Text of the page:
Connected to the motor shaft of the motor 12 is a cam disc 18, which rotates about the axis designated A of the motor 12 when the motor 12 is driven. The external circumferential face of the cam disc 18 serves as a control face for controlling two further mechanically actuated electrical switches 22, 24. Furthermore, protruding axially from the cam disc 18 is an eccentric lug or cam 20 circulating with the disc around the axis A, which cam interacts with the flap unit 14 to drive it. Specifically the eccentric lug 20 interacts in the example shown with a radial finger 28 of the flap unit 14, which finger is formed in an axially lateral area of the flap carrier and preferably in one piece with this.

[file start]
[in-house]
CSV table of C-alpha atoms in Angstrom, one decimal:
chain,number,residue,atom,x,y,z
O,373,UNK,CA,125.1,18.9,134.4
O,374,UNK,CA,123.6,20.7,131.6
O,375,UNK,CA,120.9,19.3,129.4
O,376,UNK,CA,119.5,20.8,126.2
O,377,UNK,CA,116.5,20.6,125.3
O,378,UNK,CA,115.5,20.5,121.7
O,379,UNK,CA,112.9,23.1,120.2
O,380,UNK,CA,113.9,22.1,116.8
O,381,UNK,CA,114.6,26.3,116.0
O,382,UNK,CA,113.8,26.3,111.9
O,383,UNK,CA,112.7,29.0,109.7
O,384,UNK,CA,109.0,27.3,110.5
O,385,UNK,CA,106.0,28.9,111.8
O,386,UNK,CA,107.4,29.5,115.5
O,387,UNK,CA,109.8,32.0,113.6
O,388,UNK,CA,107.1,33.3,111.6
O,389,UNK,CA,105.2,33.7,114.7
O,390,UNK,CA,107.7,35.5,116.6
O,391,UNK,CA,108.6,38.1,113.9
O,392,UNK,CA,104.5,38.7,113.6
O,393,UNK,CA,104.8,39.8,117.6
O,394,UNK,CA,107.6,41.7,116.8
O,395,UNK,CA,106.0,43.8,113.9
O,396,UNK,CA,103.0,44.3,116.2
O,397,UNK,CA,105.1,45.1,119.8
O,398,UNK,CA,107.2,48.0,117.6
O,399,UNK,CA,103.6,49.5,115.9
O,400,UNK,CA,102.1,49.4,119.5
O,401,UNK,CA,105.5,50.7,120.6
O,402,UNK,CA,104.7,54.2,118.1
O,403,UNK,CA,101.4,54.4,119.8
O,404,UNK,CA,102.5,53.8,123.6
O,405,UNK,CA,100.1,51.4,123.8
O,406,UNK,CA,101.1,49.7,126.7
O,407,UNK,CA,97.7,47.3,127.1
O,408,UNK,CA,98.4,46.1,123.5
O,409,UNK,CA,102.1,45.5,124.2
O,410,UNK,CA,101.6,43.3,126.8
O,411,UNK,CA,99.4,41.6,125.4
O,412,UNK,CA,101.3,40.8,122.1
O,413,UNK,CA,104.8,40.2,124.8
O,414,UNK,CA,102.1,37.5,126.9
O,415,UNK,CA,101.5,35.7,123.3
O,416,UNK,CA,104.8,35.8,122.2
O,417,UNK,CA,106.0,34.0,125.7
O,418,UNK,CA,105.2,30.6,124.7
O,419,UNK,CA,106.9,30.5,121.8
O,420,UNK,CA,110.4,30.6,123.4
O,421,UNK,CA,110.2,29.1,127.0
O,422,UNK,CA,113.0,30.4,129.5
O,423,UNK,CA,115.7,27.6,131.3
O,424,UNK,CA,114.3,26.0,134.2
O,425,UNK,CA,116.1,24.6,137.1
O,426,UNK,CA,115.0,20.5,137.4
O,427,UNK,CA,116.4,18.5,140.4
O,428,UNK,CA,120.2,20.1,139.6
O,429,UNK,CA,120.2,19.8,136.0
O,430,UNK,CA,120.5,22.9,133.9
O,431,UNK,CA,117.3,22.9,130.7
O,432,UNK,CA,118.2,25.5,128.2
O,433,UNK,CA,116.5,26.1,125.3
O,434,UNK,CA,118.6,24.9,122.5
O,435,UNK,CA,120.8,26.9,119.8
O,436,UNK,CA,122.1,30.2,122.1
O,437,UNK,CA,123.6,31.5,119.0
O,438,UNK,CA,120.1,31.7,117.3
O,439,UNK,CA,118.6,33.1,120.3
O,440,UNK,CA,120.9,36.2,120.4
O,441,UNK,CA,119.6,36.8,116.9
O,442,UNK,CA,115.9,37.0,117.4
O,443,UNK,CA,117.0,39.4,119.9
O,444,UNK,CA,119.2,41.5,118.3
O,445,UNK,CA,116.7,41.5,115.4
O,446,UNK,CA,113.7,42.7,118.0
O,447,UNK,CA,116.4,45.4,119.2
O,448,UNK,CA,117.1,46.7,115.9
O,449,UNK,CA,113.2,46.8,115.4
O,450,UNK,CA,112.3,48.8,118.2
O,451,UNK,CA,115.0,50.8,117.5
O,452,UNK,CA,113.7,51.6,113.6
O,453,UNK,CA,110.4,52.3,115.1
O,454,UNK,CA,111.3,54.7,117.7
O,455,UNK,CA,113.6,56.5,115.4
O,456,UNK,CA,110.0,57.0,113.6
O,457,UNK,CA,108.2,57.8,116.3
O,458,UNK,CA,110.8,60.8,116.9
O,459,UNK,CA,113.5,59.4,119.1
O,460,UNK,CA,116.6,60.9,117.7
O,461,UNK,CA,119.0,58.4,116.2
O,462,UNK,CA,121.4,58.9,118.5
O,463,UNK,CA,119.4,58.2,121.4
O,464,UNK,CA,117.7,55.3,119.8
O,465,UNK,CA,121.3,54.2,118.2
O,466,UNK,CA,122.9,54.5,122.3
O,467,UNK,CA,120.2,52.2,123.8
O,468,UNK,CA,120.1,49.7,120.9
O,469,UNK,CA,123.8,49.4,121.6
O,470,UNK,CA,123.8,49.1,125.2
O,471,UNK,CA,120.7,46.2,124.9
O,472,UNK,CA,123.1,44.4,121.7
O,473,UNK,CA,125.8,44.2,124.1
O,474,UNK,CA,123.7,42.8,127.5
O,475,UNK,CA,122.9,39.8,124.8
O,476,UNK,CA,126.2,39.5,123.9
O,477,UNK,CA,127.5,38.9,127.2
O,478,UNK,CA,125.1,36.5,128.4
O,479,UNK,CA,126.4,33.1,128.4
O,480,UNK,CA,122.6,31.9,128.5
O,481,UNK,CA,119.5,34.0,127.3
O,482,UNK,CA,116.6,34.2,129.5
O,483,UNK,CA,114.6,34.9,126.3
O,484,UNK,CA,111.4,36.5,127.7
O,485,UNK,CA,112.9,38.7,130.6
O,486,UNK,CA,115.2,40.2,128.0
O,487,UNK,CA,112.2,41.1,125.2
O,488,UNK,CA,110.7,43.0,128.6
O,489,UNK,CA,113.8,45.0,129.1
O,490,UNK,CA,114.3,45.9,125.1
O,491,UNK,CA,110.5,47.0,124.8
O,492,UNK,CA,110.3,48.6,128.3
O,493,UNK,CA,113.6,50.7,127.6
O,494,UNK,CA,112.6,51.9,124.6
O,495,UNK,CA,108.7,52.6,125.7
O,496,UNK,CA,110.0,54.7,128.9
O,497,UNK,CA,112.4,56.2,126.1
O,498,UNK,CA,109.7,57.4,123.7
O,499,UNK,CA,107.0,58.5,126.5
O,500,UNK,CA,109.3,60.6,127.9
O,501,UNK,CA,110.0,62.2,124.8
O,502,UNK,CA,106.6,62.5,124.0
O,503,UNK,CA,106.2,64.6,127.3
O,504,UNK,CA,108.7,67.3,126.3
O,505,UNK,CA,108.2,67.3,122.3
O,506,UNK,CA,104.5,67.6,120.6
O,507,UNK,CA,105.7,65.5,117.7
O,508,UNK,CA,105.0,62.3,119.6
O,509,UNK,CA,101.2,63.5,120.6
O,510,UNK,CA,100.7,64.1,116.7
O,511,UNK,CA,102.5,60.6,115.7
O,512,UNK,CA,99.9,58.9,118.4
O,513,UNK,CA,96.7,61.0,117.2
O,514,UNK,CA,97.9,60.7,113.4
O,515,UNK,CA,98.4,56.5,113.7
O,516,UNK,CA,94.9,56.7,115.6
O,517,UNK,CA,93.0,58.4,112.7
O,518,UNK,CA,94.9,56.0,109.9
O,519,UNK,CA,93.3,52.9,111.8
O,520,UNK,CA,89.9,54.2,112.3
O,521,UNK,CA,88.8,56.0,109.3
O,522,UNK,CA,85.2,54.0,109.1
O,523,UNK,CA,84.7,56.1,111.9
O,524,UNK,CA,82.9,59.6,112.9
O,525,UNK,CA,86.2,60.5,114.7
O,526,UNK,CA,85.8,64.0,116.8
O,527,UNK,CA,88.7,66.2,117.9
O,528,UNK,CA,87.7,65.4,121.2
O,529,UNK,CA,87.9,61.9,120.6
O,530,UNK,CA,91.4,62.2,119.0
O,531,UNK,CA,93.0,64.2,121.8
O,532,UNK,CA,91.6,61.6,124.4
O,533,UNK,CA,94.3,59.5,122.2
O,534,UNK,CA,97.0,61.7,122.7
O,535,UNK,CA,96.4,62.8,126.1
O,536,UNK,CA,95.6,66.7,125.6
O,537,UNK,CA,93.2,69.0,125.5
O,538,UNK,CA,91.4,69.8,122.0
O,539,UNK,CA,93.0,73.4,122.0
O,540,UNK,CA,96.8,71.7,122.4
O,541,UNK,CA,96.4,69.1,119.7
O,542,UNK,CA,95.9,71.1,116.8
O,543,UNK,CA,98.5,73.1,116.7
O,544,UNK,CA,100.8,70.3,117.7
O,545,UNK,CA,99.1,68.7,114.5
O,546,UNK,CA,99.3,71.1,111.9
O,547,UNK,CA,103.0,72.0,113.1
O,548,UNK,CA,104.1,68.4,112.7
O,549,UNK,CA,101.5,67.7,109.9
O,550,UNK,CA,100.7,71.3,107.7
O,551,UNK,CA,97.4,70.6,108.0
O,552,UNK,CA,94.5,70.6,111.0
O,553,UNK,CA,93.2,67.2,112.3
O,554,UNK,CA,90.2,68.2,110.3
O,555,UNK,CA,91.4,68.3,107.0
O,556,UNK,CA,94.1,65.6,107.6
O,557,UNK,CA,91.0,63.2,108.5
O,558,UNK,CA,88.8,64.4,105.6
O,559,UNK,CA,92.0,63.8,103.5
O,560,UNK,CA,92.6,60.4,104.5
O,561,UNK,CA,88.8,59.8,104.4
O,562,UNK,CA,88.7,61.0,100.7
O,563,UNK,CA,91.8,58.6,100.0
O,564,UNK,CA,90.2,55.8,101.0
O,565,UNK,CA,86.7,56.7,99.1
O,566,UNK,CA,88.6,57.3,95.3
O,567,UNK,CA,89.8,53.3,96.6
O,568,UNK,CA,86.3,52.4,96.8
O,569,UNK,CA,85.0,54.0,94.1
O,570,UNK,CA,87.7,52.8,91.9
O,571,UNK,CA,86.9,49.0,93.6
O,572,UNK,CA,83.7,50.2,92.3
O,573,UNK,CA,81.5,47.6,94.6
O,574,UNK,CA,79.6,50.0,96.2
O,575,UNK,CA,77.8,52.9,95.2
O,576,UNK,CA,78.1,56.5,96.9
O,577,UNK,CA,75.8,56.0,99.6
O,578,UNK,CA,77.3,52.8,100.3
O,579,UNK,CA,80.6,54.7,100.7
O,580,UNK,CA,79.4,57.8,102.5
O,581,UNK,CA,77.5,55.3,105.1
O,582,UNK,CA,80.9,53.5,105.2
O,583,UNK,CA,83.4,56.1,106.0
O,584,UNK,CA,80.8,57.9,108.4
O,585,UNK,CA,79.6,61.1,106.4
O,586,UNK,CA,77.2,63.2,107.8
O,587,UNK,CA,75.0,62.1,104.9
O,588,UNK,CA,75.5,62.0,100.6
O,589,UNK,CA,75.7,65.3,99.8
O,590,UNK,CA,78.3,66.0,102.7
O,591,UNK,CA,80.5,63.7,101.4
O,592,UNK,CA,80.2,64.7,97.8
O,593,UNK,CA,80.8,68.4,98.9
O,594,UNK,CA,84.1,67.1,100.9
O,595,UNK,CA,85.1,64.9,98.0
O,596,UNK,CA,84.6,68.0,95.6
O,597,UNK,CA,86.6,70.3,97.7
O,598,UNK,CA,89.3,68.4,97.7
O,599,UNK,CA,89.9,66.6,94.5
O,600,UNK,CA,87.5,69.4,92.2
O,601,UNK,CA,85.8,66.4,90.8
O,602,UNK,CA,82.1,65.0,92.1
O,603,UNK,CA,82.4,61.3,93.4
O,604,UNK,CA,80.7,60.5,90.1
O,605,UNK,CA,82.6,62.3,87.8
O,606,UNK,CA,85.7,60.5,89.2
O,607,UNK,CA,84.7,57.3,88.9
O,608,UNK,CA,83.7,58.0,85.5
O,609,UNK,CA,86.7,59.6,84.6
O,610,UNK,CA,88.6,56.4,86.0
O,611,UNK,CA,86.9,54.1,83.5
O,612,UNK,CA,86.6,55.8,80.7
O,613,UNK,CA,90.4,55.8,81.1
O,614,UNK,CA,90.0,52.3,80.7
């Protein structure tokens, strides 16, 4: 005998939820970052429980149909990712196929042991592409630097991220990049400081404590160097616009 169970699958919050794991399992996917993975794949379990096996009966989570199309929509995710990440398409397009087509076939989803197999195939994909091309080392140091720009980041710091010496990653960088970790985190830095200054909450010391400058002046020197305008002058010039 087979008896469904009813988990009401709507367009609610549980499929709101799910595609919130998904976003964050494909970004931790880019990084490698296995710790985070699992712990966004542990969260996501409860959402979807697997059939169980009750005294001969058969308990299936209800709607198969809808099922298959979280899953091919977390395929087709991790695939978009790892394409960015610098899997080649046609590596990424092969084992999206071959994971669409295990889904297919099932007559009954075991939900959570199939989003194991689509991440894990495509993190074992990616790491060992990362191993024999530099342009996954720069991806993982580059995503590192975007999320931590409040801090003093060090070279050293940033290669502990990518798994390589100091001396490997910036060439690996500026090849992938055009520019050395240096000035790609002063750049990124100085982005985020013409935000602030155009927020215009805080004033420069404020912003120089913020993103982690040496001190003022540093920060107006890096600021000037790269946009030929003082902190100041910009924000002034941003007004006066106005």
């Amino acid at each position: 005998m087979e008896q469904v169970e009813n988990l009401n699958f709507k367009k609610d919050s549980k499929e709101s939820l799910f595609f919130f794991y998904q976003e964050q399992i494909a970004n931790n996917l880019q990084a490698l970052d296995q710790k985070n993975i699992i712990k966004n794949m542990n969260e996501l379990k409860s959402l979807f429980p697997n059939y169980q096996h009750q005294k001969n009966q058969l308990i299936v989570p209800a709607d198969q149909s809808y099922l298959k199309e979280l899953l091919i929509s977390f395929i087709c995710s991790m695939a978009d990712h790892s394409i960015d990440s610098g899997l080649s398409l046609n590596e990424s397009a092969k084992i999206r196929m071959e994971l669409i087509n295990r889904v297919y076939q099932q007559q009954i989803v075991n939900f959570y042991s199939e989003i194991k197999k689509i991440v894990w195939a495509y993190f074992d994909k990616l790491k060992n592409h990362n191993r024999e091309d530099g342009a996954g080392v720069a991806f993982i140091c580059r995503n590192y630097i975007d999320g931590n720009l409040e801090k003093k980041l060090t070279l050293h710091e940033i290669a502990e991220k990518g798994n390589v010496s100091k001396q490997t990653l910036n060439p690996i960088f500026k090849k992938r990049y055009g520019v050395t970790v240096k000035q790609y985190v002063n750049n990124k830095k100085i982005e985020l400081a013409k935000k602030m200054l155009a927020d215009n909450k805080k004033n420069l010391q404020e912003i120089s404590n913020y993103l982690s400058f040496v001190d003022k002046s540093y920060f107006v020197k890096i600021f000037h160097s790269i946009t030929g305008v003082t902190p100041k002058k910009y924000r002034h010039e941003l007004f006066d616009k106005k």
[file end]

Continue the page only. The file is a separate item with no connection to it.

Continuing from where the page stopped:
The motor axis A and the flap swivel axis 15 lie substantially parallel to one another but at a radial distance from one another. The circulatory path of the eccentric lug 20 runs partly through the swivel space of the flap unit 14 and partly outside this. Accordingly no permanent coupling exists between the motor 12 and the flap unit 14. Instead of this, when the motor 12 is driven, the eccentric lug 20 moves from outside the swivel space of the flap unit 14 towards it until it abuts against the finger 28. When the motor 12 rotates further in the same direction of rotation, the eccentric lug 20 then presses the flap unit 14 open or closed against the effect of the torsion spring 30 depending on whether the flap unit is pretensioned in its closed position or its open position. As the motor 12 rotates still further in the same direction of rotation, the eccentric lug 20 then moves through a dead centre of maximum opening or maximum closing of the flap unit 14 and again approaches the limit at which it exits the swivel space of the flap unit 14. In this phase, the flap unit 14 closes or opens again under the pretensioning effect of the torsion spring 30, until it finally comes to rest in its closed position or open position by stopping at an abutment that is stationary relative to the dispenser housing and the eccentric lug 20 exits the swivel space of the flap unit 14.